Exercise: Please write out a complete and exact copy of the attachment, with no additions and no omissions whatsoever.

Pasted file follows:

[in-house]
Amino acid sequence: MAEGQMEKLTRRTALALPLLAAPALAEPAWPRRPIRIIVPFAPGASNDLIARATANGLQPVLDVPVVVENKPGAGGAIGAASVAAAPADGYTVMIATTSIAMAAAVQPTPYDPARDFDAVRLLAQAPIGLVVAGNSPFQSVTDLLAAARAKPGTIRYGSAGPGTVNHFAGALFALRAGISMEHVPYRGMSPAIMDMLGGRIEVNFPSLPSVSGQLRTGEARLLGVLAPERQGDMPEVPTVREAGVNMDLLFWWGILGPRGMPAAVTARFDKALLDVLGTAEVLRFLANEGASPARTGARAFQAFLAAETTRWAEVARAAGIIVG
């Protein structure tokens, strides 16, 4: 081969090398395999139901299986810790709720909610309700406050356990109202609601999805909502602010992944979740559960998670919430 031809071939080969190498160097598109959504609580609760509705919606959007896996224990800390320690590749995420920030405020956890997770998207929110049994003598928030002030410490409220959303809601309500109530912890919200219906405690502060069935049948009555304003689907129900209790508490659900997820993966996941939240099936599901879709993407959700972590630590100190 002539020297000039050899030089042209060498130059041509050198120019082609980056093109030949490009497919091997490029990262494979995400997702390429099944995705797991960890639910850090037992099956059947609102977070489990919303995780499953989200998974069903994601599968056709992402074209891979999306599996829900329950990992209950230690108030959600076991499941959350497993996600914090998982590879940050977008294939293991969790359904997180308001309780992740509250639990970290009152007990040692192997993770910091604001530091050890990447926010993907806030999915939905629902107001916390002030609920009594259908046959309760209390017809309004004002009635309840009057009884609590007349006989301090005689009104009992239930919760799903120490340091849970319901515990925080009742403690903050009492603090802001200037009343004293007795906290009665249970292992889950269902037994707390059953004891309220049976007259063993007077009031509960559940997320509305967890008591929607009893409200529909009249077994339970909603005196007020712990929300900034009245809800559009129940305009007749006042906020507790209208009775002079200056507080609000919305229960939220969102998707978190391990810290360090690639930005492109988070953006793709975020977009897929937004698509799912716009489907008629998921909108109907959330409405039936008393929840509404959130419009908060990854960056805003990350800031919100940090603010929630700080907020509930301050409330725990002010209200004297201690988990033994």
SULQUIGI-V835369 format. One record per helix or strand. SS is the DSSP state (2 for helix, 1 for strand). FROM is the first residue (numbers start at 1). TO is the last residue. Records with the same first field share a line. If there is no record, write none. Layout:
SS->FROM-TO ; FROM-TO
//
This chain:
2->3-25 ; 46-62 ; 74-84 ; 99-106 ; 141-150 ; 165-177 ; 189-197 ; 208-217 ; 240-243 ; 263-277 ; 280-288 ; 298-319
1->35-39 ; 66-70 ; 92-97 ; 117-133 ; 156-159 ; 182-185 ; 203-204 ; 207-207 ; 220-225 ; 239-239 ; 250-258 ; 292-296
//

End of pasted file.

[in-house]
Amino acid sequence: MAEGQMEKLTRRTALALPLLAAPALAEPAWPRRPIRIIVPFAPGASNDLIARATANGLQPVLDVPVVVENKPGAGGAIGAASVAAAPADGYTVMIATTSIAMAAAVQPTPYDPARDFDAVRLLAQAPIGLVVAGNSPFQSVTDLLAAARAKPGTIRYGSAGPGTVNHFAGALFALRAGISMEHVPYRGMSPAIMDMLGGRIEVNFPSLPSVSGQLRTGEARLLGVLAPERQGDMPEVPTVREAGVNMDLLFWWGILGPRGMPAAVTARFDKALLDVLGTAEVLRFLANEGASPARTGARAFQAFLAAETTRWAEVARAAGIIVG
């Protein structure tokens, strides 16, 4: 081969090398395999139901299986810790709720909610309700406050356990109202609601999805909502602010992944979740559960998670919430 031809071939080969190498160097598109959504609580609760509705919606959007896996224990800390320690590749995420920030405020956890997770998207929110049994003598928030002030410490409220959303809601309500109530912890919200219906405690502060069935049948009555304003689907129900209790508490659900997820993966996941939240099936599901879709993407959700972590630590100190 002539020297000039050899030089042209060498130059041509050198120019082609980056093109030949490009497919091997490029990262494979995400997702390429099944995705797991960890639910850090037992099956059947609102977070489990919303995780499953989200998974069903994601599968056709992402074209891979999306599996829900329950990992209950230690108030959600076991499941959350497993996600914090998982590879940050977008294939293991969790359904997180308001309780992740509250639990970290009152007990040692192997993770910091604001530091050890990447926010993907806030999915939905629902107001916390002030609920009594259908046959309760209390017809309004004002009635309840009057009884609590007349006989301090005689009104009992239930919760799903120490340091849970319901515990925080009742403690903050009492603090802001200037009343004293007795906290009665249970292992889950269902037994707390059953004891309220049976007259063993007077009031509960559940997320509305967890008591929607009893409200529909009249077994339970909603005196007020712990929300900034009245809800559009129940305009007749006042906020507790209208009775002079200056507080609000919305229960939220969102998707978190391990810290360090690639930005492109988070953006793709975020977009897929937004698509799912716009489907008629998921909108109907959330409405039936008393929840509404959130419009908060990854960056805003990350800031919100940090603010929630700080907020509930301050409330725990002010209200004297201690988990033994």
SULQUIGI-V835369 format. One record per helix or strand. SS is the DSSP state (2 for helix, 1 for strand). FROM is the first residue (numbers start at 1). TO is the last residue. Records with the same first field share a line. If there is no record, write none. Layout:
SS->FROM-TO ; FROM-TO
//
This chain:
2->3-25 ; 46-62 ; 74-84 ; 99-106 ; 141-150 ; 165-177 ; 189-197 ; 208-217 ; 240-243 ; 263-277 ; 280-288 ; 298-319
1->35-39 ; 66-70 ; 92-97 ; 117-133 ; 156-159 ; 182-185 ; 203-204 ; 207-207 ; 220-225 ; 239-239 ; 250-258 ; 292-296
//